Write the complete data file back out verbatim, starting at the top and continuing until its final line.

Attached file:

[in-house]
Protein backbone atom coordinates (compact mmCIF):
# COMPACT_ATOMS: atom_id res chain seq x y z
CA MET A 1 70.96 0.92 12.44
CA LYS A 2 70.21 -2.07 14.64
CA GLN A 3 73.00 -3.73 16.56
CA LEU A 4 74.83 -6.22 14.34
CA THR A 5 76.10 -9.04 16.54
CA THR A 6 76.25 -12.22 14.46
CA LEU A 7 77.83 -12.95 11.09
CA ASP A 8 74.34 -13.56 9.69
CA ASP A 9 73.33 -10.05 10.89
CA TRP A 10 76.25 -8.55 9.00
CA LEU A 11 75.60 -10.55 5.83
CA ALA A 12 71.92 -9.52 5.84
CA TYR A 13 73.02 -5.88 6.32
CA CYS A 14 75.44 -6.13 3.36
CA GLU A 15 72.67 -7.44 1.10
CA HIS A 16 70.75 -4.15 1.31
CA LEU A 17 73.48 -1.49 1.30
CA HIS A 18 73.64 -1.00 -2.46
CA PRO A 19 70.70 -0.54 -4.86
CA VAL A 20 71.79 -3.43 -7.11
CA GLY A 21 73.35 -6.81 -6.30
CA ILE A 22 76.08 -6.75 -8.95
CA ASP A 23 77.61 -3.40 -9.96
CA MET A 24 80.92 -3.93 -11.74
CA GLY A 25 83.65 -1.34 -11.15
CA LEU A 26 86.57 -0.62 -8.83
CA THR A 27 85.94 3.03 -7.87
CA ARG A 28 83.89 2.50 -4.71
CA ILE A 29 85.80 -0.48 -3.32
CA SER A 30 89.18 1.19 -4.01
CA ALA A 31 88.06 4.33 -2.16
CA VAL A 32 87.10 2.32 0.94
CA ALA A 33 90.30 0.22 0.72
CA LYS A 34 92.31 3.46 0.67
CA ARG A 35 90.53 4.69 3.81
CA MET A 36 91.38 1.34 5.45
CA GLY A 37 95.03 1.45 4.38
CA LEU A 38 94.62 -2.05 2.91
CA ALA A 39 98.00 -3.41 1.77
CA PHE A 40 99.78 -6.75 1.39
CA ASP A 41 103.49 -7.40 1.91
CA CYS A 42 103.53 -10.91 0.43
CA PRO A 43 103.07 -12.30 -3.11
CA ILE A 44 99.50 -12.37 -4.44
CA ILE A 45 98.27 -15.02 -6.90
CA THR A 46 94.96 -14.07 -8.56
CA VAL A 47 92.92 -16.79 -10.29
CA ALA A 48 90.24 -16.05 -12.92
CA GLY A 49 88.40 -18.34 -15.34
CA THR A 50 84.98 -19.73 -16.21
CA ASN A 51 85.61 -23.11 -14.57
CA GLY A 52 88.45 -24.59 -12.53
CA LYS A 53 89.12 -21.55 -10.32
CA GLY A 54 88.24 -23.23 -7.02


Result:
[in-house]
Protein backbone atom coordinates (compact mmCIF):
# COMPACT_ATOMS: atom_id res chain seq x y z
CA MET A 1 70.96 0.92 12.44
CA LYS A 2 70.21 -2.07 14.64
CA GLN A 3 73.00 -3.73 16.56
CA LEU A 4 74.83 -6.22 14.34
CA THR A 5 76.10 -9.04 16.54
CA THR A 6 76.25 -12.22 14.46
CA LEU A 7 77.83 -12.95 11.09
CA ASP A 8 74.34 -13.56 9.69
CA ASP A 9 73.33 -10.05 10.89
CA TRP A 10 76.25 -8.55 9.00
CA LEU A 11 75.60 -10.55 5.83
CA ALA A 12 71.92 -9.52 5.84
CA TYR A 13 73.02 -5.88 6.32
CA CYS A 14 75.44 -6.13 3.36
CA GLU A 15 72.67 -7.44 1.10
CA HIS A 16 70.75 -4.15 1.31
CA LEU A 17 73.48 -1.49 1.30
CA HIS A 18 73.64 -1.00 -2.46
CA PRO A 19 70.70 -0.54 -4.86
CA VAL A 20 71.79 -3.43 -7.11
CA GLY A 21 73.35 -6.81 -6.30
CA ILE A 22 76.08 -6.75 -8.95
CA ASP A 23 77.61 -3.40 -9.96
CA MET A 24 80.92 -3.93 -11.74
CA GLY A 25 83.65 -1.34 -11.15
CA LEU A 26 86.57 -0.62 -8.83
CA THR A 27 85.94 3.03 -7.87
CA ARG A 28 83.89 2.50 -4.71
CA ILE A 29 85.80 -0.48 -3.32
CA SER A 30 89.18 1.19 -4.01
CA ALA A 31 88.06 4.33 -2.16
CA VAL A 32 87.10 2.32 0.94
CA ALA A 33 90.30 0.22 0.72
CA LYS A 34 92.31 3.46 0.67
CA ARG A 35 90.53 4.69 3.81
CA MET A 36 91.38 1.34 5.45
CA GLY A 37 95.03 1.45 4.38
CA LEU A 38 94.62 -2.05 2.91
CA ALA A 39 98.00 -3.41 1.77
CA PHE A 40 99.78 -6.75 1.39
CA ASP A 41 103.49 -7.40 1.91
CA CYS A 42 103.53 -10.91 0.43
CA PRO A 43 103.07 -12.30 -3.11
CA ILE A 44 99.50 -12.37 -4.44
CA ILE A 45 98.27 -15.02 -6.90
CA THR A 46 94.96 -14.07 -8.56
CA VAL A 47 92.92 -16.79 -10.29
CA ALA A 48 90.24 -16.05 -12.92
CA GLY A 49 88.40 -18.34 -15.34
CA THR A 50 84.98 -19.73 -16.21
CA ASN A 51 85.61 -23.11 -14.57
CA GLY A 52 88.45 -24.59 -12.53
CA LYS A 53 89.12 -21.55 -10.32
CA GLY A 54 88.24 -23.23 -7.02